Baby Huey Story: The Living Legend
James Thomas Ramey, better known by his stage name “Baby Huey” (taken from the Paramount Pictures animated giant cartoon duckling), was born in Richmond, Indiana but had move to Chicago in the early 1960s to front his band The Babysitters with co-founders Melvin Deacon Jones on organ/trumpet and Johnny Ross on guitar. By the time recording took place for The Living Legend, only Huey and Jones remained from the original line up. Deacon Jones would go on to play with Freddie King and John Lee Hooker. Because of a glandular disorder, Huey weighed close to 400 lbs. at times which contributed to his larger than life stage presence as well as a host of health problems. During the later 1960s the Babysitters followed the lead of Sly and the Family Stone and became a psychedelic soul act, with Huey dressing up in elaborate robes and adding rhymes to their stage act. According to band members at the time, Huey’s rhymes were very similar in style to those later popularized by rappers in Hip Hop, but more on that in a bit. The Babysitters regularly played at the Thumbs Up club on Chicago’s north side and it was there that the band was discovered by Donny Hathaway who insisted Curtis Mayfield go the following night to check them out. It has been said that Curtis wasn’t a fan of the band (he only loved Huey) and may have forced some of his own musicians into the sessions for The Living Legend. The record became a posthumous release for Baby Huey as he died on October 28, 1970 in a Chicago hotel room of unknown causes, just weeks after the death of Jimi Hendrix. He was in the middle of recording this album for Curtis Mayfield’s Curtom label, and that may well explain the number of unreleased instrumentals included as a bonus here—he simply didn’t get around to recording vocals. Fast forward to a few years after Huey’s death, Kool Herc (one of the original Hip Hop DJ’s based in the Bronx) began to spin two copies of “Listen To Me” at the same time and folks went nuts over it. That was the beginning of the Baby Huey cult—which later led to “Hard Times” being sampled by the likes of A Tribe Called Quest and Ice Cube.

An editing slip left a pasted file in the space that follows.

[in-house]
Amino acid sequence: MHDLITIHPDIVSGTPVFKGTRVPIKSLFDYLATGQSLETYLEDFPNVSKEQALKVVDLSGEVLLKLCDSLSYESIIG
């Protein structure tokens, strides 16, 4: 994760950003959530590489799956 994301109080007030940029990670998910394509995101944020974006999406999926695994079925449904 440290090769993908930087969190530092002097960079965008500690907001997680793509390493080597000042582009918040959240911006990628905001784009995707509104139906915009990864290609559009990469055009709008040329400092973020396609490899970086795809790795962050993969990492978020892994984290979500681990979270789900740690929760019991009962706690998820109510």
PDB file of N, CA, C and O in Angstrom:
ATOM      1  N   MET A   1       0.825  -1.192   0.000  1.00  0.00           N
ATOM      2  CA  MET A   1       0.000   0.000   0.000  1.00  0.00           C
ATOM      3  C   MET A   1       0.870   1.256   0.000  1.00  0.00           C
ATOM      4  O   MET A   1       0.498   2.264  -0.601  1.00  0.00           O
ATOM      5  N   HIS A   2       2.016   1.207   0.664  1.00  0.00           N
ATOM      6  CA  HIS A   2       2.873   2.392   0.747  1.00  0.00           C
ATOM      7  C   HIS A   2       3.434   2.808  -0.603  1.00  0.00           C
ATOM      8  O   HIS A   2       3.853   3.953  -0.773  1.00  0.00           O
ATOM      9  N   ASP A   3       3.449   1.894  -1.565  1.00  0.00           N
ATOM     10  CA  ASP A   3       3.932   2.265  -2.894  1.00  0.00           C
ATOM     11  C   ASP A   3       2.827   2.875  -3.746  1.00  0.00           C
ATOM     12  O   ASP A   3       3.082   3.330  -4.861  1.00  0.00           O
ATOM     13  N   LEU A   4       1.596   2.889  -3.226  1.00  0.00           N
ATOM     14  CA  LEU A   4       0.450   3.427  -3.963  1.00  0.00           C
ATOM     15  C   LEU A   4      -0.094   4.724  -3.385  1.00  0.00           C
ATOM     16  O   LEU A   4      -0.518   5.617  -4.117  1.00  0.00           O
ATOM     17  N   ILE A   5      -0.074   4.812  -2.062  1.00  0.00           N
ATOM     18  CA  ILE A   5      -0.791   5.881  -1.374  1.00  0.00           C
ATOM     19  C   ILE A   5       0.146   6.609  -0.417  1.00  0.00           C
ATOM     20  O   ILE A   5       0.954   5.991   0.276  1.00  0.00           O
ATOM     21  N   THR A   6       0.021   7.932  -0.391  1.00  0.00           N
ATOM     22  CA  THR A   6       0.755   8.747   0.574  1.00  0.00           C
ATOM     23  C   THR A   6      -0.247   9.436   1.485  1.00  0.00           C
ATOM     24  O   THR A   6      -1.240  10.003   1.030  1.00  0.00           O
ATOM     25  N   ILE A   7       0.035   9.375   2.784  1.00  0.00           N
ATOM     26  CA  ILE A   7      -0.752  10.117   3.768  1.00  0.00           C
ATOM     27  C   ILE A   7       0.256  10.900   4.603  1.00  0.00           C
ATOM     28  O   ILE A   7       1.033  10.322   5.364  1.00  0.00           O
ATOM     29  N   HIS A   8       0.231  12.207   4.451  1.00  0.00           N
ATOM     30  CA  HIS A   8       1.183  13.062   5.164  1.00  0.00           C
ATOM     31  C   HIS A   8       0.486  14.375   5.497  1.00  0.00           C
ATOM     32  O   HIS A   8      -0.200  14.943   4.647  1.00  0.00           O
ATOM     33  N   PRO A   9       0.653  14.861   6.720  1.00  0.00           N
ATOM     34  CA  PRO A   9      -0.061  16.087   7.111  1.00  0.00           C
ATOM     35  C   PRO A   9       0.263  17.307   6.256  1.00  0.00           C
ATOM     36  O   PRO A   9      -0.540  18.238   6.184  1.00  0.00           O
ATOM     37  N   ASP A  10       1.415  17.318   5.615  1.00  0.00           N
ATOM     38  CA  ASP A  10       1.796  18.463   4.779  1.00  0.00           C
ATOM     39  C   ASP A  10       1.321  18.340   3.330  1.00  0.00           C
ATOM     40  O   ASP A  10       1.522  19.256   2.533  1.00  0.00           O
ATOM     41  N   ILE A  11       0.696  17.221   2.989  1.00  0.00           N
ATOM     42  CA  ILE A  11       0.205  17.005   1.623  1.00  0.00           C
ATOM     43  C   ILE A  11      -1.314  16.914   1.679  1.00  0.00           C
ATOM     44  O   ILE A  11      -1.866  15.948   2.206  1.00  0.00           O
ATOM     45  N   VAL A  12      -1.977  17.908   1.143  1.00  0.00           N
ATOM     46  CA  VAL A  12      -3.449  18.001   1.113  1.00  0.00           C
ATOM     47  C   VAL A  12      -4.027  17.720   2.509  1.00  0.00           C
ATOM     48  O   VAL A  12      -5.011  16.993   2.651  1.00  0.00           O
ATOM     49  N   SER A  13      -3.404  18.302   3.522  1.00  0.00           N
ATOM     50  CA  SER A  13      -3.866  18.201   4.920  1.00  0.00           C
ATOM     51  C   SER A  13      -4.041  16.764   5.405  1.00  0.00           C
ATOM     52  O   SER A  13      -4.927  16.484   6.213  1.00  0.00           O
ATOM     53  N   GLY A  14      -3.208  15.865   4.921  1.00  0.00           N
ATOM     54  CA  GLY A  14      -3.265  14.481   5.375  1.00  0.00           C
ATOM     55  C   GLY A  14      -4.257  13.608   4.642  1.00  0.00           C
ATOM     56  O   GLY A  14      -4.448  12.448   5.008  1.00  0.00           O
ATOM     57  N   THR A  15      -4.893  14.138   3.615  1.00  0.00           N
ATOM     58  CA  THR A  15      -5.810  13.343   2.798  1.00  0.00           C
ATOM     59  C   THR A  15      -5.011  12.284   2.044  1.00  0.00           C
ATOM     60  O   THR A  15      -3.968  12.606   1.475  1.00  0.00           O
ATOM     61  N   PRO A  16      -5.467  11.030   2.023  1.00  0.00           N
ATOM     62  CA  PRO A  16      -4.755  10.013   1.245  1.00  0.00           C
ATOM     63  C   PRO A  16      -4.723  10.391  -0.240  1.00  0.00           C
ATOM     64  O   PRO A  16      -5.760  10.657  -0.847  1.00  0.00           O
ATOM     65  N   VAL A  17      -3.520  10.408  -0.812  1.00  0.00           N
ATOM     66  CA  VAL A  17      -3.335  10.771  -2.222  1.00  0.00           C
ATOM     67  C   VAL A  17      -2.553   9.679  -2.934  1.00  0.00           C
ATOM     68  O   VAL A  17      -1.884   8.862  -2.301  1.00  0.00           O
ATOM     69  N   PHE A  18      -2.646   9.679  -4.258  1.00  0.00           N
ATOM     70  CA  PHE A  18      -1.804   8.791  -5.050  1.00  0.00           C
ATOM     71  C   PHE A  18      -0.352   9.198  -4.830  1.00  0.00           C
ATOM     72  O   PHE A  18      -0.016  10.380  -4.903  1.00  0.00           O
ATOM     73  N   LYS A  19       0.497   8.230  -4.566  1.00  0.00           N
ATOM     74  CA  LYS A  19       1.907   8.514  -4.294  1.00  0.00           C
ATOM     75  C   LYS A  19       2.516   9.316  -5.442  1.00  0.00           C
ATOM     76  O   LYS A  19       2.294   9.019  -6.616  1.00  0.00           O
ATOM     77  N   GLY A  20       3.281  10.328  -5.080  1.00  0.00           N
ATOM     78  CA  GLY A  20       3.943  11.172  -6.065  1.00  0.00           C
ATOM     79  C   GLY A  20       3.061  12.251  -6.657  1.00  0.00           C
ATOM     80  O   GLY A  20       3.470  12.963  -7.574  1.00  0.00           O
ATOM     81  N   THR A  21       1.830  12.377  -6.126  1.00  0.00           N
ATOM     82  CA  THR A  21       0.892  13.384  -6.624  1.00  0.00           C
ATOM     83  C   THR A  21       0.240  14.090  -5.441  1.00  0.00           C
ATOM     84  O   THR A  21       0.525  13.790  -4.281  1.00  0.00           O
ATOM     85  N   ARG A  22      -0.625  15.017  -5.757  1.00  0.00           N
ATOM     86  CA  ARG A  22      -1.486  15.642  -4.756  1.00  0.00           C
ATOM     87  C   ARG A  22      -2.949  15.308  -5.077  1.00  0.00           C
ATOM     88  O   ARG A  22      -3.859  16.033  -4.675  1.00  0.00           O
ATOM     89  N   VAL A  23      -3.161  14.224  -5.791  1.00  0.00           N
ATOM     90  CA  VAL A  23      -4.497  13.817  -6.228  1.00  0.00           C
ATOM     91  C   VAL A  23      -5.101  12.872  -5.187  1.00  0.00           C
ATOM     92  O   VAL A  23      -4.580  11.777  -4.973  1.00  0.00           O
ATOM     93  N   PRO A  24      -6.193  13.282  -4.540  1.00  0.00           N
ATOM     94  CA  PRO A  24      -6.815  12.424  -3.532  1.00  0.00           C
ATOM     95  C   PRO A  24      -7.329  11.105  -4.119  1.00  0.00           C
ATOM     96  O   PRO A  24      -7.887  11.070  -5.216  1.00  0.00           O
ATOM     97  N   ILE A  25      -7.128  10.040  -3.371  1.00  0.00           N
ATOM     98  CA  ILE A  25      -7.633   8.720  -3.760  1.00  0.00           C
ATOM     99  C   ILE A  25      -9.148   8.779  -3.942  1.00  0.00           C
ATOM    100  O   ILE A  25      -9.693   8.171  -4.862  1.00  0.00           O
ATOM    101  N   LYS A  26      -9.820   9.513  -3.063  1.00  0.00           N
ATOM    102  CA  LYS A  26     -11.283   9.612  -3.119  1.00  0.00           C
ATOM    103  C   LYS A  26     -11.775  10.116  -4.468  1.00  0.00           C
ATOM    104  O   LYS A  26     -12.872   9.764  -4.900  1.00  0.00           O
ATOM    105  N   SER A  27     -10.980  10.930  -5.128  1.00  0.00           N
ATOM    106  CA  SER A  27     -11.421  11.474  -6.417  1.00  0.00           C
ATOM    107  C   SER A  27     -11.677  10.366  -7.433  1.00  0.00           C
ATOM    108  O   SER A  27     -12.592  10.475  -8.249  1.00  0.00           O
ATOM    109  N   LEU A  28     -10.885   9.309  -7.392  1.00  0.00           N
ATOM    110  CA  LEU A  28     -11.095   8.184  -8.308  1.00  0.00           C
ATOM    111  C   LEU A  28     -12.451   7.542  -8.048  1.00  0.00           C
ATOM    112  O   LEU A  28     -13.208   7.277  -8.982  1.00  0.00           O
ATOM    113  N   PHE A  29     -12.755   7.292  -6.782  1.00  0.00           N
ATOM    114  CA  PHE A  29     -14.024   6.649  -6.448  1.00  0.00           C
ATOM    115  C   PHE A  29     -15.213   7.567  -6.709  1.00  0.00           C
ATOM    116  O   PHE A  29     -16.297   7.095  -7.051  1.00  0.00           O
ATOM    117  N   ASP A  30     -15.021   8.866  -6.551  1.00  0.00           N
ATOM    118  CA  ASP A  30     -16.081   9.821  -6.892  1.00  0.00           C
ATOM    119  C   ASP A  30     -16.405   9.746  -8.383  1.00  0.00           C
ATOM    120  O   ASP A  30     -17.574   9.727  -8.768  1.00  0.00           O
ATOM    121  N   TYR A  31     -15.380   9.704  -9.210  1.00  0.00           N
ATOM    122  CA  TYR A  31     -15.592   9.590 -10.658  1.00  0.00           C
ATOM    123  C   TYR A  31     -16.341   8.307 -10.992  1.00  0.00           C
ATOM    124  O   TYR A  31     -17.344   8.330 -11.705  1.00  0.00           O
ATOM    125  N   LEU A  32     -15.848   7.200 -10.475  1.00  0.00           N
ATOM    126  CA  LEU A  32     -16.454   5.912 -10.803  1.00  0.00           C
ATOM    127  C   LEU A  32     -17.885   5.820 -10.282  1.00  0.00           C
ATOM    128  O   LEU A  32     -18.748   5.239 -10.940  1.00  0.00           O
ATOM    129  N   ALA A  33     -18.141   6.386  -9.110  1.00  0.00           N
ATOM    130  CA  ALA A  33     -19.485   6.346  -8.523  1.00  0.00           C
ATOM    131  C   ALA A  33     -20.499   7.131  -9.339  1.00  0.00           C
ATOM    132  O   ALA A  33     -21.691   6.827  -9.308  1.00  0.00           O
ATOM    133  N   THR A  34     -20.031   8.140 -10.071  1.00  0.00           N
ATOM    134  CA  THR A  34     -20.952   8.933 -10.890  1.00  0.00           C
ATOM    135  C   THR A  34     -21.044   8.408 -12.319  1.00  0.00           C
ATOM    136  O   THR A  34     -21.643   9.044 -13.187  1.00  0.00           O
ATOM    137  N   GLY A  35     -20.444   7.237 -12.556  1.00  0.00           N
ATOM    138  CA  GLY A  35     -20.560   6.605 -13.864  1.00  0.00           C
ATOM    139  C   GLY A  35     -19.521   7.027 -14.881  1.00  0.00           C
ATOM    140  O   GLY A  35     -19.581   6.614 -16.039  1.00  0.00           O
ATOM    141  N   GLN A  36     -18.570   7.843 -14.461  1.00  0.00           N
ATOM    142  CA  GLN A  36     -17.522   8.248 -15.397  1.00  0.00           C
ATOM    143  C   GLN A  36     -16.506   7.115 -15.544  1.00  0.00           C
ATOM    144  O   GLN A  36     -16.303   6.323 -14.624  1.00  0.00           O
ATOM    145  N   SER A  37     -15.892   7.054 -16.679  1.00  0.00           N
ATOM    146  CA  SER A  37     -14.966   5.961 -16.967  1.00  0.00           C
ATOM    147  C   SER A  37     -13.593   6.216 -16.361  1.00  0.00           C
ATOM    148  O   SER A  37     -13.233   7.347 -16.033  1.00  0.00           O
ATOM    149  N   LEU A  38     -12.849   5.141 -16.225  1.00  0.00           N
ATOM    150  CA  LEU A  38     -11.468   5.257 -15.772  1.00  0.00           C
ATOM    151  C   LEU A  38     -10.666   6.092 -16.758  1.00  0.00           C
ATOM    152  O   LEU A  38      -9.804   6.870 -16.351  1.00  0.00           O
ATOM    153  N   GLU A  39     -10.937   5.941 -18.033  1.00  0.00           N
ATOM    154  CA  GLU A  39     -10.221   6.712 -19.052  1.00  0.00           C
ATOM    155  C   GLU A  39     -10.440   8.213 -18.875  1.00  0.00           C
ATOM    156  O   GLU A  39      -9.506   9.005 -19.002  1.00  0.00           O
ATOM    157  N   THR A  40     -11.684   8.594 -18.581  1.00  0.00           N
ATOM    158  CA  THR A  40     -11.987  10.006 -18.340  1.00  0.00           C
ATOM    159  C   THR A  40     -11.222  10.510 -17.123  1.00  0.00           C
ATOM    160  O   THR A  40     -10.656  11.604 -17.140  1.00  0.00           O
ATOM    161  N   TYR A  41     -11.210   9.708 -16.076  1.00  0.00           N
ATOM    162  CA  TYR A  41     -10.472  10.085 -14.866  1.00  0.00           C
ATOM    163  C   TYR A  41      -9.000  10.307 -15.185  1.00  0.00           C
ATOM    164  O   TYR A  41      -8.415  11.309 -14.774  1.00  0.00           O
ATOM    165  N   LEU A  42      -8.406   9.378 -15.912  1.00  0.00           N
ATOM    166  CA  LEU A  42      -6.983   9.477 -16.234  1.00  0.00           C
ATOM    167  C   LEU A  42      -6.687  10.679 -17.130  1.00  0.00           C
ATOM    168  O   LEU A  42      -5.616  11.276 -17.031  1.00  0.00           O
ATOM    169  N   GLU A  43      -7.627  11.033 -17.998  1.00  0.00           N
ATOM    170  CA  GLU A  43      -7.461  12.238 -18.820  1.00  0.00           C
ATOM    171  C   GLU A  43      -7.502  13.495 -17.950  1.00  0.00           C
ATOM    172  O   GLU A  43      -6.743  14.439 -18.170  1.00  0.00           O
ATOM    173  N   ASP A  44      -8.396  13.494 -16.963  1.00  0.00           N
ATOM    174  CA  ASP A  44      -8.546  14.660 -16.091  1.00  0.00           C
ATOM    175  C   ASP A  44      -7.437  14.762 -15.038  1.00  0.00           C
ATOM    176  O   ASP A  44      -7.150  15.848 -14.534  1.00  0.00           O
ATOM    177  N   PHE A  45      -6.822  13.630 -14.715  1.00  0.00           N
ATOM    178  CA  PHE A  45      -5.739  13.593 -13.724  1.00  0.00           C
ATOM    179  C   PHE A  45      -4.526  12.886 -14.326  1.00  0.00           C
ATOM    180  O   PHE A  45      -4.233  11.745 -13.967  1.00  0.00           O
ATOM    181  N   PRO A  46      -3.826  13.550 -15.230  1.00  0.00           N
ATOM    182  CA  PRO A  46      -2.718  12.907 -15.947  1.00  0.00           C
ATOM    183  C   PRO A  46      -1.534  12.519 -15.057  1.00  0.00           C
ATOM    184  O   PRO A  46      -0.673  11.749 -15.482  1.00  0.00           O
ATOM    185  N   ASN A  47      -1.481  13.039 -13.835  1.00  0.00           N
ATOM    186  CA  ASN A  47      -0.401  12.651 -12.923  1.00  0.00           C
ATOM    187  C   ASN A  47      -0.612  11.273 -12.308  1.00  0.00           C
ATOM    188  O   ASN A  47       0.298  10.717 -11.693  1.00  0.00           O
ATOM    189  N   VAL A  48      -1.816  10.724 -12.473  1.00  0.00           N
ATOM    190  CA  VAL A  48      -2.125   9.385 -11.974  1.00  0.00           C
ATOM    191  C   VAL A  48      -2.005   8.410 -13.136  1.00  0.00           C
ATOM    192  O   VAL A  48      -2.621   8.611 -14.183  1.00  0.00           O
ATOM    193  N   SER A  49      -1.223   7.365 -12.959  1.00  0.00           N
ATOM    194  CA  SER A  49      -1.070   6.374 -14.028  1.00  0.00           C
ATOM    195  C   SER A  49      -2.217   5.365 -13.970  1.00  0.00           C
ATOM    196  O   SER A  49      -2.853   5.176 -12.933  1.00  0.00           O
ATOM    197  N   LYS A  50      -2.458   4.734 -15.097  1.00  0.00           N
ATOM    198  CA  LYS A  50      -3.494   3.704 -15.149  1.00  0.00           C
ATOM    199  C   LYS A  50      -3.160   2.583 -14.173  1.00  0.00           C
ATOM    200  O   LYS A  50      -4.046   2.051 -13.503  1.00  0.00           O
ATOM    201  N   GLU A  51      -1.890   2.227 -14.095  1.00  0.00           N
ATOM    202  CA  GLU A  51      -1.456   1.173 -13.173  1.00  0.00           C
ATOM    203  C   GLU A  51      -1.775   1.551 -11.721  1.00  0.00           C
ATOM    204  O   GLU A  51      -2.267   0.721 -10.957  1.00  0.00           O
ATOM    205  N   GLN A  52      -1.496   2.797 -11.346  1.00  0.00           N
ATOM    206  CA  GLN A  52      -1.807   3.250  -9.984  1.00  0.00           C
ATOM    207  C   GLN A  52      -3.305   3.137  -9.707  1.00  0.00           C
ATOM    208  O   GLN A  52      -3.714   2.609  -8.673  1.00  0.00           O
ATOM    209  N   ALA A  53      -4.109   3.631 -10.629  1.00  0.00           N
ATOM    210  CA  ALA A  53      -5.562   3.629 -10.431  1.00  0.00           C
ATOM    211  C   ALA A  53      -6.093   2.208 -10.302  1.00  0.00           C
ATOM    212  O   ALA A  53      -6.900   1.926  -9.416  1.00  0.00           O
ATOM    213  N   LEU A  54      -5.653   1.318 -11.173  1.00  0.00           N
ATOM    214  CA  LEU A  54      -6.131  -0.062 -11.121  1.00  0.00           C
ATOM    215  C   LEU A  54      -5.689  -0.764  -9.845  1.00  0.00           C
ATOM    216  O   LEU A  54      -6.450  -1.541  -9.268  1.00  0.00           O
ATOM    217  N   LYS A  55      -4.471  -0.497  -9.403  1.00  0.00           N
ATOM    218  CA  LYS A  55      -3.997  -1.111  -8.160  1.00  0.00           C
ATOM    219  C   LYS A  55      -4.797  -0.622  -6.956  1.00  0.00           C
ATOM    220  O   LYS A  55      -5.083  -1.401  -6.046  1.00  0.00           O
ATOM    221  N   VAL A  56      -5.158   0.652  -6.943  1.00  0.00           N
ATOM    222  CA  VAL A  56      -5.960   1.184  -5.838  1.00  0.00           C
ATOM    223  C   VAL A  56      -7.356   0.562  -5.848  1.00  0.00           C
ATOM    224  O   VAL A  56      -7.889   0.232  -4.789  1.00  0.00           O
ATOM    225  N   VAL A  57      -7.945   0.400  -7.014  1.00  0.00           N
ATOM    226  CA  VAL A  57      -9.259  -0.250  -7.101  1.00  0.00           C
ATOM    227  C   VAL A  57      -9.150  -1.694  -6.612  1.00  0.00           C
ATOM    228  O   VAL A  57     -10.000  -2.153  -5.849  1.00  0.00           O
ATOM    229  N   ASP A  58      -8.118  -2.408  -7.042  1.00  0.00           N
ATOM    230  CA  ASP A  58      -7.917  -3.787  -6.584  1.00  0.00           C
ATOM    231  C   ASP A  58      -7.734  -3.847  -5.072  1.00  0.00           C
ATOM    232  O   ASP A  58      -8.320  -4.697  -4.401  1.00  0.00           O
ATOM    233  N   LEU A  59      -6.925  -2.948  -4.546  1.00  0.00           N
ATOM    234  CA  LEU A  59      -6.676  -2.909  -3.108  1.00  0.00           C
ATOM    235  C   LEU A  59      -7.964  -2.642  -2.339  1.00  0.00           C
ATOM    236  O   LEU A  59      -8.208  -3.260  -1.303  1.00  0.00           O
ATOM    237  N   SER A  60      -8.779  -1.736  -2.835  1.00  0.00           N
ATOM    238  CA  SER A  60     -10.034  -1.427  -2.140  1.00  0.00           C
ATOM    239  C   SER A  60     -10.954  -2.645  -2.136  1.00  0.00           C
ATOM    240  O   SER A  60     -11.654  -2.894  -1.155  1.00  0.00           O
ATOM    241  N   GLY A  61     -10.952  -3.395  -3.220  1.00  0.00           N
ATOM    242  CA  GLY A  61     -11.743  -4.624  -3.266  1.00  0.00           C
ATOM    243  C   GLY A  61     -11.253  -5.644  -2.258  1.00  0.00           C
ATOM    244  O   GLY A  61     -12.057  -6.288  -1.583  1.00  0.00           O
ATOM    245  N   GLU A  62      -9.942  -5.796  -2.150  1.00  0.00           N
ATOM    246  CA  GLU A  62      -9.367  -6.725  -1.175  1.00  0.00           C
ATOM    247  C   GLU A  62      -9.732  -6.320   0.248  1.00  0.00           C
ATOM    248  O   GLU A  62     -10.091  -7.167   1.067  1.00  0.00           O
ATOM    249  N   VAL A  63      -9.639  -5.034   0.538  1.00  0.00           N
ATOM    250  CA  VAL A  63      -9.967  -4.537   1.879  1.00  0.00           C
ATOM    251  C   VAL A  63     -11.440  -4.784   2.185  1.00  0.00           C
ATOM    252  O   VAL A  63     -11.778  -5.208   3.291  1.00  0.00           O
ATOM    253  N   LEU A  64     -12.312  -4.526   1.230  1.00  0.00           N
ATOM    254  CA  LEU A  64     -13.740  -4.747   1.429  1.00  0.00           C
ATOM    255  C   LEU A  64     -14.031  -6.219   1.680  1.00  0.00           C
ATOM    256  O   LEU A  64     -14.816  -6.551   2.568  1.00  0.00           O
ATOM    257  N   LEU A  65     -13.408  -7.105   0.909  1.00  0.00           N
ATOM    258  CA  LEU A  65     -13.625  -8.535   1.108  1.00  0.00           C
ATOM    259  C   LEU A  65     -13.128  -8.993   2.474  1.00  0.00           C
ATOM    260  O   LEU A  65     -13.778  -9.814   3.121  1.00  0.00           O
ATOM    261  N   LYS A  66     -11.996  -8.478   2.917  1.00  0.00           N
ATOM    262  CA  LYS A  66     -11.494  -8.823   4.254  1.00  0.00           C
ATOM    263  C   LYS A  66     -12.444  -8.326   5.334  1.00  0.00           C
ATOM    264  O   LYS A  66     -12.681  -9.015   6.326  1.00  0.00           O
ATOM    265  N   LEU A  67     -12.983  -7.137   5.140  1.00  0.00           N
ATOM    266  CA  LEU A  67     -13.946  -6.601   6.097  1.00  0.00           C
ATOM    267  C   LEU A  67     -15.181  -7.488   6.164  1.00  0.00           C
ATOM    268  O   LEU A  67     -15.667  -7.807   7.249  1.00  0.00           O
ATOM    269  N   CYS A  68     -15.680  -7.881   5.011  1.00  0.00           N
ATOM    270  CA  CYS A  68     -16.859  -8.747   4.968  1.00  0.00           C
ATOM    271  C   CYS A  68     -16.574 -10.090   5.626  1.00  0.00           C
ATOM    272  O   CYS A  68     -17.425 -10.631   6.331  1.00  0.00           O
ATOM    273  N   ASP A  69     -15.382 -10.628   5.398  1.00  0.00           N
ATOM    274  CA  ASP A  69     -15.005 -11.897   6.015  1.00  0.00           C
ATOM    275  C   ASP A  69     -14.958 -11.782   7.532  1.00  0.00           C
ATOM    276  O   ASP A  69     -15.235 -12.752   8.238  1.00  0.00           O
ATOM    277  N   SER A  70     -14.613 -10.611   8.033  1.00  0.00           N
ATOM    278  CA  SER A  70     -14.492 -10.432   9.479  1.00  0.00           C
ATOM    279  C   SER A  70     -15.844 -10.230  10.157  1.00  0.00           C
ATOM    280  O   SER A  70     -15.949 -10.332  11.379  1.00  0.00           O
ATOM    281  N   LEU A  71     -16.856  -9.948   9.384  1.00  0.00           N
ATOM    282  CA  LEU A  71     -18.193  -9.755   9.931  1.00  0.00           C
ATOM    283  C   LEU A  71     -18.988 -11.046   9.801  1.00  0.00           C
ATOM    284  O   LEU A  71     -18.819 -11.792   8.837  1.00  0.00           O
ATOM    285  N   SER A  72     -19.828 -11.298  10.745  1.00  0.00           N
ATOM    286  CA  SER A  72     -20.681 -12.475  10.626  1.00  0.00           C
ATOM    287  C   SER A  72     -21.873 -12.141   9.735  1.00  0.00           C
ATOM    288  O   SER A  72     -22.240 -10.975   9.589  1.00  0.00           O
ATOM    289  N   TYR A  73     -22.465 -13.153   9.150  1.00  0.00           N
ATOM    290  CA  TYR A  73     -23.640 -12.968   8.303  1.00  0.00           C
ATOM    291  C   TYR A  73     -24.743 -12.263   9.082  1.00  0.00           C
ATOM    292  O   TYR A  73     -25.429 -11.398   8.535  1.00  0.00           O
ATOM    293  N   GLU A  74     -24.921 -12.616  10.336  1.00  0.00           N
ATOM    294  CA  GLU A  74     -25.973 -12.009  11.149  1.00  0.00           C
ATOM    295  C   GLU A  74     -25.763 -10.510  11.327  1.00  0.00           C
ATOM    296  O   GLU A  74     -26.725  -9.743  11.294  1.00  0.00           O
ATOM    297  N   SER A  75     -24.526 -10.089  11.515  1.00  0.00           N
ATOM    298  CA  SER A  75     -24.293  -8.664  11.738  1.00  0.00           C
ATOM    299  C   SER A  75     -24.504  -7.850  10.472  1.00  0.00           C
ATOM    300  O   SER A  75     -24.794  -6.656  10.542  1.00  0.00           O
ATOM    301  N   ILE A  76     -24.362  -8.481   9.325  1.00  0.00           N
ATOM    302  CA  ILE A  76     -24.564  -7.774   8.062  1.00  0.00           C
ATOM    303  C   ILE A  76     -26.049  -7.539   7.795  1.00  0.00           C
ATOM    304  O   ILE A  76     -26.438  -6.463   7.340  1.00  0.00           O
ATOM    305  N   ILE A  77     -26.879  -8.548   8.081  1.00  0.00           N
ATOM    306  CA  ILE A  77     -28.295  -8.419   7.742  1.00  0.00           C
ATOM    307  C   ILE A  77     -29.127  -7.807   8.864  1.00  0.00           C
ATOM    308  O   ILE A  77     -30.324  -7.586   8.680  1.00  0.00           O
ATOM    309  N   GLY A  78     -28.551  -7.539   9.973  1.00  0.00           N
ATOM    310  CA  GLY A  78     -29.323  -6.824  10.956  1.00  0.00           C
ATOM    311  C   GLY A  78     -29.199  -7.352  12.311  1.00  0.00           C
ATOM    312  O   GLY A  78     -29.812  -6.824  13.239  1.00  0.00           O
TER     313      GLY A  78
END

Lacquers cut directly from the analog tapes by Chris Bellman at Bernie Grundman Mastering. The 2LP set was pressed at Record Industry on 180g black vinyl. The gatefold tip-on jacket with 11x11 insert was manufactured by Stoughton Printing Company.